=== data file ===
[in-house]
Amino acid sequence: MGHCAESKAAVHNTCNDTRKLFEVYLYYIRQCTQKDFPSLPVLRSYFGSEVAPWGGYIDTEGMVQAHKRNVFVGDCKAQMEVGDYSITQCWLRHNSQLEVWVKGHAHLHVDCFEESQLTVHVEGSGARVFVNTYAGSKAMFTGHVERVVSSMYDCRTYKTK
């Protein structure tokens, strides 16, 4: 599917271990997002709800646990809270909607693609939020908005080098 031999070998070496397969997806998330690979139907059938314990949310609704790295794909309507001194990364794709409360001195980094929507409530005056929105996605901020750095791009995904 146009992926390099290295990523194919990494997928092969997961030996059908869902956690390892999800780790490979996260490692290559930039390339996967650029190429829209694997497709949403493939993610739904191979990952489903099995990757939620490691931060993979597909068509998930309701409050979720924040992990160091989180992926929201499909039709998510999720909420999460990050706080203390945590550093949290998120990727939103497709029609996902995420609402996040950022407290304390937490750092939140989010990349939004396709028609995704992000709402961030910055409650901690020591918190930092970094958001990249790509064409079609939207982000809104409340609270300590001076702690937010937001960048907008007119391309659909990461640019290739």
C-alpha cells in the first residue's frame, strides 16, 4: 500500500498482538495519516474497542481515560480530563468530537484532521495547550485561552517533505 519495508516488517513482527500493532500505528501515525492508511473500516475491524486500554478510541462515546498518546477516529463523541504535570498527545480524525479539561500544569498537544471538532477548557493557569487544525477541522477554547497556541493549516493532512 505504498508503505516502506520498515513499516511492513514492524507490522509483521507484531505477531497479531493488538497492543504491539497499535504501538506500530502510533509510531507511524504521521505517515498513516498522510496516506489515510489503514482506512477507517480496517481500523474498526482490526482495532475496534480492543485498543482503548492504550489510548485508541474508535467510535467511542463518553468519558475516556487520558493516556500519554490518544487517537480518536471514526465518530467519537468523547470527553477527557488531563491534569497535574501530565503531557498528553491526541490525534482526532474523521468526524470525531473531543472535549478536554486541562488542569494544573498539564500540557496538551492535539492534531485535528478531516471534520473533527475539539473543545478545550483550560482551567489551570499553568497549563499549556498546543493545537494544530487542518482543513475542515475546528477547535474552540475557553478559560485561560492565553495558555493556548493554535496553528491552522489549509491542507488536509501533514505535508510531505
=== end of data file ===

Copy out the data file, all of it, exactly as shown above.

[in-house]
Amino acid sequence: MGHCAESKAAVHNTCNDTRKLFEVYLYYIRQCTQKDFPSLPVLRSYFGSEVAPWGGYIDTEGMVQAHKRNVFVGDCKAQMEVGDYSITQCWLRHNSQLEVWVKGHAHLHVDCFEESQLTVHVEGSGARVFVNTYAGSKAMFTGHVERVVSSMYDCRTYKTK
């Protein structure tokens, strides 16, 4: 599917271990997002709800646990809270909607693609939020908005080098 031999070998070496397969997806998330690979139907059938314990949310609704790295794909309507001194990364794709409360001195980094929507409530005056929105996605901020750095791009995904 146009992926390099290295990523194919990494997928092969997961030996059908869902956690390892999800780790490979996260490692290559930039390339996967650029190429829209694997497709949403493939993610739904191979990952489903099995990757939620490691931060993979597909068509998930309701409050979720924040992990160091989180992926929201499909039709998510999720909420999460990050706080203390945590550093949290998120990727939103497709029609996902995420609402996040950022407290304390937490750092939140989010990349939004396709028609995704992000709402961030910055409650901690020591918190930092970094958001990249790509064409079609939207982000809104409340609270300590001076702690937010937001960048907008007119391309659909990461640019290739």
C-alpha cells in the first residue's frame, strides 16, 4: 500500500498482538495519516474497542481515560480530563468530537484532521495547550485561552517533505 519495508516488517513482527500493532500505528501515525492508511473500516475491524486500554478510541462515546498518546477516529463523541504535570498527545480524525479539561500544569498537544471538532477548557493557569487544525477541522477554547497556541493549516493532512 505504498508503505516502506520498515513499516511492513514492524507490522509483521507484531505477531497479531493488538497492543504491539497499535504501538506500530502510533509510531507511524504521521505517515498513516498522510496516506489515510489503514482506512477507517480496517481500523474498526482490526482495532475496534480492543485498543482503548492504550489510548485508541474508535467510535467511542463518553468519558475516556487520558493516556500519554490518544487517537480518536471514526465518530467519537468523547470527553477527557488531563491534569497535574501530565503531557498528553491526541490525534482526532474523521468526524470525531473531543472535549478536554486541562488542569494544573498539564500540557496538551492535539492534531485535528478531516471534520473533527475539539473543545478545550483550560482551567489551570499553568497549563499549556498546543493545537494544530487542518482543513475542515475546528477547535474552540475557553478559560485561560492565553495558555493556548493554535496553528491552522489549509491542507488536509501533514505535508510531505